Handgun: SIG SAUER P938 Equinox

As you may know, I am a huge fan of Ruger handguns. For the past year, my EDC has been a Ruger SR9c. But recently, I began experiencing more back issues when carrying consistently, so I decided to investigate the idea of pocket carry.

I have long admired SIG weapons but, frankly, didn’t want to spend the money necessary to buy one. I’m still not quite sure how it happened, but about a month ago, I stumbled onto a phenomenal local deal on a brand new SIG P938 Equinox. The price made the purchase a no-brainer. If I liked the gun, I would have found a tremendous value. If I disliked the gun, I could easily sell it and get my money back (or more). So I bought it.

First, let me say SIG does a great job packaging their firearms. The included lockable plastic case is significantly nicer than anything that came with any of my Rugers. It looks the part of a more expensive purchase. Included in the box was the gun, a 6-round flush stainless magazine, a 7-round stainless magazine with pinky extender, a lock, warranty info, a manual, some SIG promotional material, a SIG decal sticker, some gun oil, a kydex OWB holster, and a gun lock.

938-9-eq-ambiThe gun is small but feels rock solid. My Rugers are polymer guns. This little SIG is a metal gun. In fact, the gun looks and feels a lot like a miniaturized 1911. I have to admit, it’s very, very nice. I particularly like the look of this Equinox edition when compared to most other models.


  • 9mm Luger
  • ACTION TYPE Semi-Auto
  • FRAME SIZE Micro-Compact
  • GRIP TYPE Custom Black Diamondwood Grips
  • FRAME FINISH Hard Coat Anodized
  • SLIDE MATERIAL Stainless Steel
  • BARREL MATERIAL Carbon Steel
  • TRIGGER TYPE Standard
  • TRIGGER PULL SA 7.5 lb (33 N)
  • BARREL LENGTH 3.0 in (77 mm)
  • OVERALL LENGTH 5.9 in (150mm)
  • OVERALL WIDTH 1.1 in (28mm)
  • HEIGHT 3.9 in (100 mm)
  • WEIGHT 16 oz (454 g)

But let’s talk about the features that drew me to the gun.

Reliability. As I have written previously, this is my top priority in any gun that I may carry or use for defense. I have read online that early models had some issues with reliability. Mine was made in April 2017 and has been very consistent when using proper ammo and ensuring the magazine is firmly seated. But I’m early in the process, so this is a work in progress. I am very encouraged so far and expect the gun will work whenever I need it to as long as I take proper care of it.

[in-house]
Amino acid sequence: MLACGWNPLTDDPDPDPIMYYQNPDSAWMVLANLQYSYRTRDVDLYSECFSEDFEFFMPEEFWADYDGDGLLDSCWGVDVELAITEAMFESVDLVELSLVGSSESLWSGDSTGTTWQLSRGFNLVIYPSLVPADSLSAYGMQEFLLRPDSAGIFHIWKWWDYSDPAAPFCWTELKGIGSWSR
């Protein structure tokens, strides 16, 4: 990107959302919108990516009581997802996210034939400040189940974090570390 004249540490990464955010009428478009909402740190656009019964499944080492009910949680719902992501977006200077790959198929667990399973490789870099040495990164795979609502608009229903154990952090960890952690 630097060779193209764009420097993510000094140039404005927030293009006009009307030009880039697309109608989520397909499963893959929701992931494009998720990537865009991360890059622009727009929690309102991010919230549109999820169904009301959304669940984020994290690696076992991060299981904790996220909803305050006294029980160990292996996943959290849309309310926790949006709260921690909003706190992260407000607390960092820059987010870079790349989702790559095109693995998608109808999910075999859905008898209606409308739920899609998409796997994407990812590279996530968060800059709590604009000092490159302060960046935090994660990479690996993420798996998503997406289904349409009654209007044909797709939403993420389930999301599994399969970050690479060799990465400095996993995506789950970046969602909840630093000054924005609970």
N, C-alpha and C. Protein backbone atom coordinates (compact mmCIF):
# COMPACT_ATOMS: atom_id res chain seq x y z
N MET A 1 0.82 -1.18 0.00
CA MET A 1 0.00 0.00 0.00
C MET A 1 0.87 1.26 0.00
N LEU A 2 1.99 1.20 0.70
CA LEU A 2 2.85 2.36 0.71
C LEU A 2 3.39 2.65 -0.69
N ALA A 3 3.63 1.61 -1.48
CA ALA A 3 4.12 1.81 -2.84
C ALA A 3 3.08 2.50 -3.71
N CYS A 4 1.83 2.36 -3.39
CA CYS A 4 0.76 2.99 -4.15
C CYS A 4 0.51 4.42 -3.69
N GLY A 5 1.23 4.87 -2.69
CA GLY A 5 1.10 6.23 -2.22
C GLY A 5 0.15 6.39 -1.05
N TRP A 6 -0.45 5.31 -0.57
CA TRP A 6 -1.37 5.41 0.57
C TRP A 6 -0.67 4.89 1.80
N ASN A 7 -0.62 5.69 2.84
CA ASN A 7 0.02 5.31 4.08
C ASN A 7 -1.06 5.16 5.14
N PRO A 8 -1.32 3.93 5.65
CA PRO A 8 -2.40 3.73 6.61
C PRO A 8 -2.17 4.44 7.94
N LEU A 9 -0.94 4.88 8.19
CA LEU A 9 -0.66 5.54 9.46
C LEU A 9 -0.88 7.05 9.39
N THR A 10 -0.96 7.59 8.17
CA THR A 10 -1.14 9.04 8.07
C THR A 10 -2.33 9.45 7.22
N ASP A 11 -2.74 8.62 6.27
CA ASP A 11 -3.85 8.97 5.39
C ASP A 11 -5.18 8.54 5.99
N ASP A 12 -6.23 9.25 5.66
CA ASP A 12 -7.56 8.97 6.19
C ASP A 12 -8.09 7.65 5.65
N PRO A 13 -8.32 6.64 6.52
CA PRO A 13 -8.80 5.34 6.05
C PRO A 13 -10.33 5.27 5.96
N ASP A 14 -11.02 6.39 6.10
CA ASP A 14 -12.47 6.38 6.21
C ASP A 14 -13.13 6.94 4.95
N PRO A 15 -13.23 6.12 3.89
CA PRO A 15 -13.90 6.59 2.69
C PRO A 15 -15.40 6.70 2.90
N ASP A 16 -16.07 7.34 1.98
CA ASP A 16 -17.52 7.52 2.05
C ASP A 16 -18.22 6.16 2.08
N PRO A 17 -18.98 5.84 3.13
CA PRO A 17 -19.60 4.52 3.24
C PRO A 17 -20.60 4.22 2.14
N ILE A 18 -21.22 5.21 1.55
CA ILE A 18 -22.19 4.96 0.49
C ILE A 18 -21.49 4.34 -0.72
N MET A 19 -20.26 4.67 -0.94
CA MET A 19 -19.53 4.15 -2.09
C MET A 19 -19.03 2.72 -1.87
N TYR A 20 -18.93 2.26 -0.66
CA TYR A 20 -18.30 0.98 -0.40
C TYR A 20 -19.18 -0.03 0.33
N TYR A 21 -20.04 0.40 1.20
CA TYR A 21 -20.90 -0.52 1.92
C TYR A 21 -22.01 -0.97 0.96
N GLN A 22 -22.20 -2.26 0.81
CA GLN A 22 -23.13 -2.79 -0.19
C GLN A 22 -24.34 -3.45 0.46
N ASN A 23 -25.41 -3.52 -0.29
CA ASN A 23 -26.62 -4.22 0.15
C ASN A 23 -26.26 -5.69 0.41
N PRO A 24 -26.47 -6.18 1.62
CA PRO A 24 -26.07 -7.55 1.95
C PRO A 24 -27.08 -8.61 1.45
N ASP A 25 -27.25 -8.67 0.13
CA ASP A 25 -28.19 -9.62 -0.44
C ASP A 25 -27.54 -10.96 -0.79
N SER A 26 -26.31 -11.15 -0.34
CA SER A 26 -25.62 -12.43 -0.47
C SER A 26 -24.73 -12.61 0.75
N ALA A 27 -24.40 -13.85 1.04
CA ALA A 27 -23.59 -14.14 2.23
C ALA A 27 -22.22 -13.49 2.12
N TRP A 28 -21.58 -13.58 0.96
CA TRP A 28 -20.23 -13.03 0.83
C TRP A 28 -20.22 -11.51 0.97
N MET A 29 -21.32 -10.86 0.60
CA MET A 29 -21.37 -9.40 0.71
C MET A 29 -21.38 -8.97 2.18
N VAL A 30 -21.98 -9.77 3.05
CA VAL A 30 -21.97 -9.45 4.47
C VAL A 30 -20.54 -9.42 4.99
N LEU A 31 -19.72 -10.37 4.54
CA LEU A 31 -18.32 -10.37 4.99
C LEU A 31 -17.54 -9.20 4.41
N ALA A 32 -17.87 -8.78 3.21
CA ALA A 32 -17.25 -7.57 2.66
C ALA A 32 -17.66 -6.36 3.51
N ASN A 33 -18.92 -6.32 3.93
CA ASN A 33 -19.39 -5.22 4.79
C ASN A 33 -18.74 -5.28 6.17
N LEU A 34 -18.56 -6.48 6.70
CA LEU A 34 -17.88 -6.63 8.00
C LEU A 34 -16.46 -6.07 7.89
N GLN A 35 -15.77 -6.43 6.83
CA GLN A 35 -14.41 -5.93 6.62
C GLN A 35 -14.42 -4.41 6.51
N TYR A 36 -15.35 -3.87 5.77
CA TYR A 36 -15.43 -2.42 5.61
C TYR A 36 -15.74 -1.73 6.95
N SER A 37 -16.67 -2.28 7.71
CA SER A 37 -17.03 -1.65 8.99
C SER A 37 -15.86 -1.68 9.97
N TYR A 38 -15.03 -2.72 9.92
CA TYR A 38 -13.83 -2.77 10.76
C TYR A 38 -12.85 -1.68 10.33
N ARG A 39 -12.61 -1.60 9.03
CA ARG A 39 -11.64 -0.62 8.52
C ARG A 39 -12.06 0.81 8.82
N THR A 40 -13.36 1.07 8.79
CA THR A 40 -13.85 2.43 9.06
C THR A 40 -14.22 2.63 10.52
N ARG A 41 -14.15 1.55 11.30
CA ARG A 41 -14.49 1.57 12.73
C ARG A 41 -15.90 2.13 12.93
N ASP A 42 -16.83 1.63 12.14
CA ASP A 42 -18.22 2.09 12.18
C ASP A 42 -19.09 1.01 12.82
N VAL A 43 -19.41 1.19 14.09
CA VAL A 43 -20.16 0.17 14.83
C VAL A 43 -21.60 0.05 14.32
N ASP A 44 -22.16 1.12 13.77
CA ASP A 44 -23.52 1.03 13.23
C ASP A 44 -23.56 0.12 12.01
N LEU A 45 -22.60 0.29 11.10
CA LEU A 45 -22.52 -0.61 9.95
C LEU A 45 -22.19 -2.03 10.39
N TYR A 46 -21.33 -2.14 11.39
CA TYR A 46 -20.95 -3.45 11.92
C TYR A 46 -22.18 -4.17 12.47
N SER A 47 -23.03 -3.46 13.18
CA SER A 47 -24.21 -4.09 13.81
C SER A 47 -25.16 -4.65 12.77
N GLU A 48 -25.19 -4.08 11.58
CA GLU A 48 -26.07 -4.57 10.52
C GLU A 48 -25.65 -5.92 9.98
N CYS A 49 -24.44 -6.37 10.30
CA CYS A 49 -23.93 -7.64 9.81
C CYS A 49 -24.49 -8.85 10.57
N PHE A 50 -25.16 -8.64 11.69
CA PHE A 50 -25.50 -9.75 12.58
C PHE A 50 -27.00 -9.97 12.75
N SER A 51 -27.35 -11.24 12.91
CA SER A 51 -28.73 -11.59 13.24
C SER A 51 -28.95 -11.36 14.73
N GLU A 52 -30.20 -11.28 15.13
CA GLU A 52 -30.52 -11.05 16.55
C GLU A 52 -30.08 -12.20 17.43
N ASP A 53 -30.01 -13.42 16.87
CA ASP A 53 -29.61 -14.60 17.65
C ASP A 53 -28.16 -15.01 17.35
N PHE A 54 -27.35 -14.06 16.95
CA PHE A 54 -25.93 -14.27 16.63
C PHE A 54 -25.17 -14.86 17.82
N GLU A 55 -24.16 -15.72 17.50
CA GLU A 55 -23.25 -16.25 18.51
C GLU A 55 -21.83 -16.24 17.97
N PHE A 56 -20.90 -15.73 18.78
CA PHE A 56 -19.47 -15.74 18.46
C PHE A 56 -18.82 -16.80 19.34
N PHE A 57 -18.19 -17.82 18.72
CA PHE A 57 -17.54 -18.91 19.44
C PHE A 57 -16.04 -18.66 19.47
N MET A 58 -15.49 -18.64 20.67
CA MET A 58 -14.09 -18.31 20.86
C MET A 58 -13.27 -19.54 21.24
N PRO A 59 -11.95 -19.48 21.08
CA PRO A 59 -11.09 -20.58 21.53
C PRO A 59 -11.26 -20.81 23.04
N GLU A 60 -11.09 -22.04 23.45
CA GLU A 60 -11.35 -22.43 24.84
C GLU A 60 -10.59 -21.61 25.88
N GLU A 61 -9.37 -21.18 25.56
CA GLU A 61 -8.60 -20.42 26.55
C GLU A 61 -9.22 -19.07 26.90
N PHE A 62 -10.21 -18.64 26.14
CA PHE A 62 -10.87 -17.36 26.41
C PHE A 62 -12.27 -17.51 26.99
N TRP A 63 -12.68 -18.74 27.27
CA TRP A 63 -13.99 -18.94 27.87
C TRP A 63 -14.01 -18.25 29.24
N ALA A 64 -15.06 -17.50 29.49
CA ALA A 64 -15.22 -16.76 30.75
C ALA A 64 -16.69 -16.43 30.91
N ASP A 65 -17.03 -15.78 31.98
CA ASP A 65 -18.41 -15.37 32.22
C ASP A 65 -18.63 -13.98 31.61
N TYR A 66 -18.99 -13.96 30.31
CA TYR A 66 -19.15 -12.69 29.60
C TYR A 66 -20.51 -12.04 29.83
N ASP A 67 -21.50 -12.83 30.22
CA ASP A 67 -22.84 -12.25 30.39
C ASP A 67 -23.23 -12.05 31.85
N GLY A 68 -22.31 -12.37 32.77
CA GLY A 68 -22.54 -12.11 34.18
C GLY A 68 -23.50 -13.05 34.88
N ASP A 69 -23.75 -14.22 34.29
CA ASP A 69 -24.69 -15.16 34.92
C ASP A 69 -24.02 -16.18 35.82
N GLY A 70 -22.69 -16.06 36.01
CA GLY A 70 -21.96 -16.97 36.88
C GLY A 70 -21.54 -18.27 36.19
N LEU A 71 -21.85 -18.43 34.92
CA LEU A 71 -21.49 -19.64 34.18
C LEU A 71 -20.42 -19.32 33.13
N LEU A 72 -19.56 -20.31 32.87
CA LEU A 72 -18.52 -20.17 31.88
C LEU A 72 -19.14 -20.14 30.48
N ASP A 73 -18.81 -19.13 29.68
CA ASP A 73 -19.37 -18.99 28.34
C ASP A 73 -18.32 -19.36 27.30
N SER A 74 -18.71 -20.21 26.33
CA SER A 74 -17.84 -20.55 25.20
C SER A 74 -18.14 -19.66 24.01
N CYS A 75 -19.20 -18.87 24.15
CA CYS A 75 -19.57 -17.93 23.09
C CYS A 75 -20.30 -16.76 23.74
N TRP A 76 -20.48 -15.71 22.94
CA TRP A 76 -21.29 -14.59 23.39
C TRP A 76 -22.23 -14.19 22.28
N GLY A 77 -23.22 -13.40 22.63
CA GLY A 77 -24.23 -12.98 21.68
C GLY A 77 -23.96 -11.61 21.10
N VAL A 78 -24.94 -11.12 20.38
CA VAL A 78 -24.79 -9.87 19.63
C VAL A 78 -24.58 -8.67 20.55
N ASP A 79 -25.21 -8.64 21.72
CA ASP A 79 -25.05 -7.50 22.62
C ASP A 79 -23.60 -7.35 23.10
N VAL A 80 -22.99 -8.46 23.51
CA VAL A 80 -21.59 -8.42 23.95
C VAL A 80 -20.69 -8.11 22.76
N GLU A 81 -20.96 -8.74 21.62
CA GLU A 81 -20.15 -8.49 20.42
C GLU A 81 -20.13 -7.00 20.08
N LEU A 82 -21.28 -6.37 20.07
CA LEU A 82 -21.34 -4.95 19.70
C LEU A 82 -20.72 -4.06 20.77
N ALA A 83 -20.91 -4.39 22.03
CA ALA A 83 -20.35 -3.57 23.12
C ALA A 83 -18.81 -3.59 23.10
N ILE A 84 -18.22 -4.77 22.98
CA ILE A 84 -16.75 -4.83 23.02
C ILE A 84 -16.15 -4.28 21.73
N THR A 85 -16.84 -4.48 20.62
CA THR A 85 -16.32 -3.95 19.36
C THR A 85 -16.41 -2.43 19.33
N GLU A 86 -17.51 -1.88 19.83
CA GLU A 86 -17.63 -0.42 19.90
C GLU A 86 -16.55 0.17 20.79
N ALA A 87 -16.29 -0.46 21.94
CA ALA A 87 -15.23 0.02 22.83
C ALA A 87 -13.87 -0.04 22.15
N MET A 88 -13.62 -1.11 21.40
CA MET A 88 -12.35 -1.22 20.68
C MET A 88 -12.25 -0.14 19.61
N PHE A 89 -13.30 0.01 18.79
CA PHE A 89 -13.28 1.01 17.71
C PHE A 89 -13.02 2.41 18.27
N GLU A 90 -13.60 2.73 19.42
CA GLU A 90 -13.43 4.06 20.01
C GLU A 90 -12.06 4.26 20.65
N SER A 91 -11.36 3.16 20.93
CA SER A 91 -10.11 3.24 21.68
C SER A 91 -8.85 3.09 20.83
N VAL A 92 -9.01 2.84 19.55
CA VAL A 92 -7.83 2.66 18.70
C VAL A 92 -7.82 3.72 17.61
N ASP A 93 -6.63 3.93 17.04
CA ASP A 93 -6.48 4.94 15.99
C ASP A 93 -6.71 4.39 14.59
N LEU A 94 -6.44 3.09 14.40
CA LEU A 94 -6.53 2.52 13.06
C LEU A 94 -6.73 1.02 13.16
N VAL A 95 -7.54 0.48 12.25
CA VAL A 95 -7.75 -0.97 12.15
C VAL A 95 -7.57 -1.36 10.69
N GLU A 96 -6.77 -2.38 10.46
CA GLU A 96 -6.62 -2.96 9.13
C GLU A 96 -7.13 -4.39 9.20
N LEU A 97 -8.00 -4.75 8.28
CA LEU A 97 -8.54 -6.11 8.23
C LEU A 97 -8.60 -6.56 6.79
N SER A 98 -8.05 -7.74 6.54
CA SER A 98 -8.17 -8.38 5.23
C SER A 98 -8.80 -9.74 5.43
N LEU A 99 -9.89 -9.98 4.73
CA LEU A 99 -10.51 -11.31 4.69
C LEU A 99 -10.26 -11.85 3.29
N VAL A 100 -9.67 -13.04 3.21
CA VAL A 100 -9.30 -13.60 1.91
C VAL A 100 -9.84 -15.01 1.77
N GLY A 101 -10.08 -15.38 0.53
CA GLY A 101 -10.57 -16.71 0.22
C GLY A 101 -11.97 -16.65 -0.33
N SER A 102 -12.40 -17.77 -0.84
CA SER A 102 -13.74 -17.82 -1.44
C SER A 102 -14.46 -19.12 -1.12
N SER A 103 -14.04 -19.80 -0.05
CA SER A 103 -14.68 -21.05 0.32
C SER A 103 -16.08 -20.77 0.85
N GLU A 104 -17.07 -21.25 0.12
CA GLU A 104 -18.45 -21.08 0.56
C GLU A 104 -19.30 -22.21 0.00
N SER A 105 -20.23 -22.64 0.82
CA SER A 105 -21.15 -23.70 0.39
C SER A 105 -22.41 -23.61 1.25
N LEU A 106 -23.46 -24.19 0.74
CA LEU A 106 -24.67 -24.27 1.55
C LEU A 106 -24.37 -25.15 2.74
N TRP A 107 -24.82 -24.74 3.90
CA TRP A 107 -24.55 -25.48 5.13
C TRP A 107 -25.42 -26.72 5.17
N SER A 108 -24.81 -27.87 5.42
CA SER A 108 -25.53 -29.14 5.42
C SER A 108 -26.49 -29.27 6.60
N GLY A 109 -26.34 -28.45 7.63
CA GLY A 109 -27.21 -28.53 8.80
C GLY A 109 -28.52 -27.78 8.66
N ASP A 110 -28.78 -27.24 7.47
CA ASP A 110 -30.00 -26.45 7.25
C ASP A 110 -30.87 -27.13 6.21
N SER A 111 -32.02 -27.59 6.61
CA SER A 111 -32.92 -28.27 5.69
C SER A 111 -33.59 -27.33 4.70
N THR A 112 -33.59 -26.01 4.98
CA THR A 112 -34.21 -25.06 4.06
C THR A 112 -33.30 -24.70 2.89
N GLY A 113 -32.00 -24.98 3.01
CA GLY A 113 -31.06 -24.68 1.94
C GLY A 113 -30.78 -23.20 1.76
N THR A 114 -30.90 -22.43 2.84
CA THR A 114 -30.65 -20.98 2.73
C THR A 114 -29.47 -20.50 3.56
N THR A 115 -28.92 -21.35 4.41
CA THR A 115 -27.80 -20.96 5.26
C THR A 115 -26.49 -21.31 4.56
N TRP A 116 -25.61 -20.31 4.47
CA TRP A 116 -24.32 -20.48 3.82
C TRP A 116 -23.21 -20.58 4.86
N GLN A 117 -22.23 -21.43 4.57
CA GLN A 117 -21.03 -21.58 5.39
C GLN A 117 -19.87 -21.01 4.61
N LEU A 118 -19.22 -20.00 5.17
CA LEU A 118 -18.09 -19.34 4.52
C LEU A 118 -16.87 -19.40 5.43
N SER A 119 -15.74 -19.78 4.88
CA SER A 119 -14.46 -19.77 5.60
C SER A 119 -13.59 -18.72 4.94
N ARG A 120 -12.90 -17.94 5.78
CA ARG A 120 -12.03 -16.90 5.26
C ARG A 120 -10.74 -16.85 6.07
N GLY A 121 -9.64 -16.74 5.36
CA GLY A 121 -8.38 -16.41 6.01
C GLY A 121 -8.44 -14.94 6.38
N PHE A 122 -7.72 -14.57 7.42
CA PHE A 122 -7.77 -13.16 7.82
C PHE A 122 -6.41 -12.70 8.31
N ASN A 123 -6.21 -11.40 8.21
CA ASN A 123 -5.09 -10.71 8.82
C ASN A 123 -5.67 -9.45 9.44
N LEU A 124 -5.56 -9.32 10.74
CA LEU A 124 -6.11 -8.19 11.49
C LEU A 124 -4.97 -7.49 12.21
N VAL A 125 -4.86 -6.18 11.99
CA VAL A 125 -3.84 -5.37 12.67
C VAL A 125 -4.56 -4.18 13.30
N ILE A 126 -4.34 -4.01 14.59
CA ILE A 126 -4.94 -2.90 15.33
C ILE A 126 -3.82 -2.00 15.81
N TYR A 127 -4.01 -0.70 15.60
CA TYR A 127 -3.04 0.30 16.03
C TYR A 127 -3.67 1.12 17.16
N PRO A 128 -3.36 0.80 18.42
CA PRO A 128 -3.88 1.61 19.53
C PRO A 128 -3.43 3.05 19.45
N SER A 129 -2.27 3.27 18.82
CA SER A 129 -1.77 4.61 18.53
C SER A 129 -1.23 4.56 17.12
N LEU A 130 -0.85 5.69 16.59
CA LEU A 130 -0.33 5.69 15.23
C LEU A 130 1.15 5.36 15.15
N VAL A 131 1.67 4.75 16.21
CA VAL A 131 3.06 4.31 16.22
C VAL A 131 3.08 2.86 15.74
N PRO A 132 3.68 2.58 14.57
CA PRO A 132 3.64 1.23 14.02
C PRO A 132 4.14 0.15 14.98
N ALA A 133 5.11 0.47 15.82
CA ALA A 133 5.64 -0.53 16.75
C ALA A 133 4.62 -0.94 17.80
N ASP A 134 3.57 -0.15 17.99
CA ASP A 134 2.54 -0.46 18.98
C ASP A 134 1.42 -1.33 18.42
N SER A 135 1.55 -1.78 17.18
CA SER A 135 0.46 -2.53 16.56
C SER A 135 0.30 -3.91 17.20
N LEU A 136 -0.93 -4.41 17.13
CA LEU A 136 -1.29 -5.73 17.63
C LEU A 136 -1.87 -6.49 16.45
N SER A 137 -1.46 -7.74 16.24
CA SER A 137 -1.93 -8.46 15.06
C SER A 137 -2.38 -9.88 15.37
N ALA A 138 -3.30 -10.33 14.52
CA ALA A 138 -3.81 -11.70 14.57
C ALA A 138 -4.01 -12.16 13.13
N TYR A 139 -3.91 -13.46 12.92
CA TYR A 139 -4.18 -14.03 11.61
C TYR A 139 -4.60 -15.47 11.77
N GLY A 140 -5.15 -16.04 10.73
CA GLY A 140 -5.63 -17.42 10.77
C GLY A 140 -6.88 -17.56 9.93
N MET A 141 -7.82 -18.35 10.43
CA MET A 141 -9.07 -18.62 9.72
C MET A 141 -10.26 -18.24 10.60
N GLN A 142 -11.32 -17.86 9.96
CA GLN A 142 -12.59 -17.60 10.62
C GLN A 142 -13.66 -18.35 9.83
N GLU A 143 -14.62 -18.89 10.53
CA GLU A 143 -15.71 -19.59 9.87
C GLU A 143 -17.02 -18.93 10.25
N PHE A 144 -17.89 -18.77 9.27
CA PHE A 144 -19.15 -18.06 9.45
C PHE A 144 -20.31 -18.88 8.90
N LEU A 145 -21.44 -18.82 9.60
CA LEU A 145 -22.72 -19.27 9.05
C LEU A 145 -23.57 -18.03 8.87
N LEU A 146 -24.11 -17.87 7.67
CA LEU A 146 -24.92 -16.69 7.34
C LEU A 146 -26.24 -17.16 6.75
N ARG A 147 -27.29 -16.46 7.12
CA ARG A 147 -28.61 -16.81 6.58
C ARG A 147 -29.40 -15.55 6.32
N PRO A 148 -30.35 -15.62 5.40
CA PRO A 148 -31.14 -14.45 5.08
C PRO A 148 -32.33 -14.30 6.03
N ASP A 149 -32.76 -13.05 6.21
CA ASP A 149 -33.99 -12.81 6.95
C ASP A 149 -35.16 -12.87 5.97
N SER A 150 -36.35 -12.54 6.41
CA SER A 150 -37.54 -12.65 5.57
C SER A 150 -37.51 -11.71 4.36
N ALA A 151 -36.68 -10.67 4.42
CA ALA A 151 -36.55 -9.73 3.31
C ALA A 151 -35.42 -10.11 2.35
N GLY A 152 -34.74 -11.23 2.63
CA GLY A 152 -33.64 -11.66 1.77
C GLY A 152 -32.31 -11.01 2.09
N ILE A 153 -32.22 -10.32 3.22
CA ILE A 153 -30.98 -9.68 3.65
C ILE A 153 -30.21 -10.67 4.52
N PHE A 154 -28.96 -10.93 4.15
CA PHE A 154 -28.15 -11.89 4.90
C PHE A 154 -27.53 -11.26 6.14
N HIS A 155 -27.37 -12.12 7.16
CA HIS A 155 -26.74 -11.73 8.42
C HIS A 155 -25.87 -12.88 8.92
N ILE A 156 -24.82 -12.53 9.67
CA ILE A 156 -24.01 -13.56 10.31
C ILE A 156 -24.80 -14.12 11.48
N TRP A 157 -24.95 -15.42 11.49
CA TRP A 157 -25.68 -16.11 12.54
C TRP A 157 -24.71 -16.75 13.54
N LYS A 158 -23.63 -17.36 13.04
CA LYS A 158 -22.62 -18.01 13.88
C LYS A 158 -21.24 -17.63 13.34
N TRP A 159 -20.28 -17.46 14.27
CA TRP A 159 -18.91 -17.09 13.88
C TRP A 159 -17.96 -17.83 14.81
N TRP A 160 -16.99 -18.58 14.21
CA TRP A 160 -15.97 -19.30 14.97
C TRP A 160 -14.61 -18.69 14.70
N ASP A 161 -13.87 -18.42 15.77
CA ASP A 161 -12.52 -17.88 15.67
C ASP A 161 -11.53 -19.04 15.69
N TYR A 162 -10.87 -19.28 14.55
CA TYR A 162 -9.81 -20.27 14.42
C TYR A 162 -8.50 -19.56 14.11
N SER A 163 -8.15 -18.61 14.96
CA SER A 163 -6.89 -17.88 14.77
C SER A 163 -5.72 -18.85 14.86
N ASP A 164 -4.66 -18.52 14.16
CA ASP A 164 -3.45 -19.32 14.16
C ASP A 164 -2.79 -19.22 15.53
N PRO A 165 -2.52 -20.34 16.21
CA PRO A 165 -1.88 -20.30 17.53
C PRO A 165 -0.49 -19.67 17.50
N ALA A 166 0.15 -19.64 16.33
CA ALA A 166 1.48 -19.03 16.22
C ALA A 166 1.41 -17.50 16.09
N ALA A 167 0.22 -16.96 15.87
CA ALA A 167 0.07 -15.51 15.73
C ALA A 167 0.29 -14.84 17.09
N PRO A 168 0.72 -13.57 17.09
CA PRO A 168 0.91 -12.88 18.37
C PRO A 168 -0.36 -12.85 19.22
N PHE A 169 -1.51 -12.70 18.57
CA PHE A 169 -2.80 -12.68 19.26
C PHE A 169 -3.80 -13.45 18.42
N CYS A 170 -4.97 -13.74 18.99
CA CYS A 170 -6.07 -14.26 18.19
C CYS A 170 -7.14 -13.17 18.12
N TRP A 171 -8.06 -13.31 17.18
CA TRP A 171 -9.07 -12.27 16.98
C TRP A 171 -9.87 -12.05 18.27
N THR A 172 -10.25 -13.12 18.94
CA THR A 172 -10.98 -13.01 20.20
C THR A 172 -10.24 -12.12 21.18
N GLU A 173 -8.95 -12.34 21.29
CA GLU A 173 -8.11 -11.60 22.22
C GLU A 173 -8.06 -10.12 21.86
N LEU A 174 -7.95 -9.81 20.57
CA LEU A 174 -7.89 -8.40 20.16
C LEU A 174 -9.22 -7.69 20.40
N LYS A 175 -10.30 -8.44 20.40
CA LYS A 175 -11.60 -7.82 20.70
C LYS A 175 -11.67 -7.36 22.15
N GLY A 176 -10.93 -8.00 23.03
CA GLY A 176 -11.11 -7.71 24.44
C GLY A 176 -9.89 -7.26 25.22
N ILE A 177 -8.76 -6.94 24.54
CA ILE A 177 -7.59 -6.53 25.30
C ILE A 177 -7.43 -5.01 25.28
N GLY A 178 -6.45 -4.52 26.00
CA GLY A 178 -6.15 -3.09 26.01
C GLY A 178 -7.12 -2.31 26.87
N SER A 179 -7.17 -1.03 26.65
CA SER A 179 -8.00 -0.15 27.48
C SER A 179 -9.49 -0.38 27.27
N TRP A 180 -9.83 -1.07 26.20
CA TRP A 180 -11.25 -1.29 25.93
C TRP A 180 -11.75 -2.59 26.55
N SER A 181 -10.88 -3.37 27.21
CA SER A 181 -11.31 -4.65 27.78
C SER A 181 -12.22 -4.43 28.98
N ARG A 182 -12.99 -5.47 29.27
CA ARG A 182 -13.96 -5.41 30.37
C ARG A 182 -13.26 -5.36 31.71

Accuracy. When I first fired the gun, I missed the target entirely. In fact, I did that the next several shots, too. After seeing my initial misses, a shooting instructor I was out with suggested I needed to use a “death grip” to hold the gun. That did work, but that wasn’t how I wanted to shoot. I kept experimenting and finally found an easy cheat that works for me. I put direct backward pressure with my left index finger on the front of the trigger guard. It’s actually a somewhat natural grip posture, given the size of the gun. And it works like a charm. I was immediately far more accurate and consistent. Over time, I have become very accurate with this little gun.

Grip. I like the grip on this gun, and I love the look of the “Black Diamondwood” grips. I have flirted with swapping out with the Hogue Black Rubber Grips, which should give additional control with the finger slots on the front of the grip, but these Diamondwood grips are just too pretty. For reference, I’m a 50-year-old male with medium hands, about 5’9″ tall. With the 6-round mag, you have to tuck your pinky under. With the 7-round mag, you get a full purchase. Both work fine, but I prefer using the 7-round mag.

Recoil. Yes, it is a very small 9mm, but I’d say the recoil is just slightly more than a Smith & Wesson M&P Shield 9mm. The Shield is, I believe, one of the most popular carry guns out there, so the recoil is clearly not a major issue for many folks.  The P938 has substantially less felt recoil to me than, say, a Ruger LC9s. OTOH, recoil is more noticeable than with my Ruger SR9c, but it’s shockingly soft for the size of the gun. I’ve switched over to using 147-grain bullets, and I think that helps with lower felt recoil. I expected shooting this gun to hurt, as some other micro 9s have done previously. But it didn’t. I can shoot it all day with no regrets.